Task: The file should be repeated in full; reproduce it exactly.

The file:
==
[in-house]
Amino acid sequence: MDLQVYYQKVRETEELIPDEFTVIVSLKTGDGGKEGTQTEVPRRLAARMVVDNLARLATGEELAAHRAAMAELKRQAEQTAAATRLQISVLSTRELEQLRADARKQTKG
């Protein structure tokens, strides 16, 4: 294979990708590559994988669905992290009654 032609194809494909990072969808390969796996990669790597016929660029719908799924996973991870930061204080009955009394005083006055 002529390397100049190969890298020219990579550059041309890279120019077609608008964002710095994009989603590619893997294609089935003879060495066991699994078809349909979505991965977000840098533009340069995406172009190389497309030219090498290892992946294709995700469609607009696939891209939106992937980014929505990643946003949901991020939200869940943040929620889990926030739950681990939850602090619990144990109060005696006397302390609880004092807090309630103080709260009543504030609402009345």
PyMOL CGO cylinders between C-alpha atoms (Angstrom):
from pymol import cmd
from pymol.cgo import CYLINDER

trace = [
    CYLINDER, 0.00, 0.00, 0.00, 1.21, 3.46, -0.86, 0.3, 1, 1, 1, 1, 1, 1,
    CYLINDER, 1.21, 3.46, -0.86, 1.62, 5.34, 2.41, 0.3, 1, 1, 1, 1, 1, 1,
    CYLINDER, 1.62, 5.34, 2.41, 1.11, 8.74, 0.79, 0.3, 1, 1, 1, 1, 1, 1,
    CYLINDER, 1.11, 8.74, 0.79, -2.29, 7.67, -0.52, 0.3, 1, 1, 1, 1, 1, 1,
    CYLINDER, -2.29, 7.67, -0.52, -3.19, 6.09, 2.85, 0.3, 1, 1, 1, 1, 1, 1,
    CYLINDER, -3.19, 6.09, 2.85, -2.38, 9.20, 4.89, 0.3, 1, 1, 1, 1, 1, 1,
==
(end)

[in-house]
Amino acid sequence: MDLQVYYQKVRETEELIPDEFTVIVSLKTGDGGKEGTQTEVPRRLAARMVVDNLARLATGEELAAHRAAMAELKRQAEQTAAATRLQISVLSTRELEQLRADARKQTKG
């Protein structure tokens, strides 16, 4: 294979990708590559994988669905992290009654 032609194809494909990072969808390969796996990669790597016929660029719908799924996973991870930061204080009955009394005083006055 002529390397100049190969890298020219990579550059041309890279120019077609608008964002710095994009989603590619893997294609089935003879060495066991699994078809349909979505991965977000840098533009340069995406172009190389497309030219090498290892992946294709995700469609607009696939891209939106992937980014929505990643946003949901991020939200869940943040929620889990926030739950681990939850602090619990144990109060005696006397302390609880004092807090309630103080709260009543504030609402009345």
PyMOL CGO cylinders between C-alpha atoms (Angstrom):
from pymol import cmd
from pymol.cgo import CYLINDER

trace = [
    CYLINDER, 0.00, 0.00, 0.00, 1.21, 3.46, -0.86, 0.3, 1, 1, 1, 1, 1, 1,
    CYLINDER, 1.21, 3.46, -0.86, 1.62, 5.34, 2.41, 0.3, 1, 1, 1, 1, 1, 1,
    CYLINDER, 1.62, 5.34, 2.41, 1.11, 8.74, 0.79, 0.3, 1, 1, 1, 1, 1, 1,
    CYLINDER, 1.11, 8.74, 0.79, -2.29, 7.67, -0.52, 0.3, 1, 1, 1, 1, 1, 1,
    CYLINDER, -2.29, 7.67, -0.52, -3.19, 6.09, 2.85, 0.3, 1, 1, 1, 1, 1, 1,
    CYLINDER, -3.19, 6.09, 2.85, -2.38, 9.20, 4.89, 0.3, 1, 1, 1, 1, 1, 1,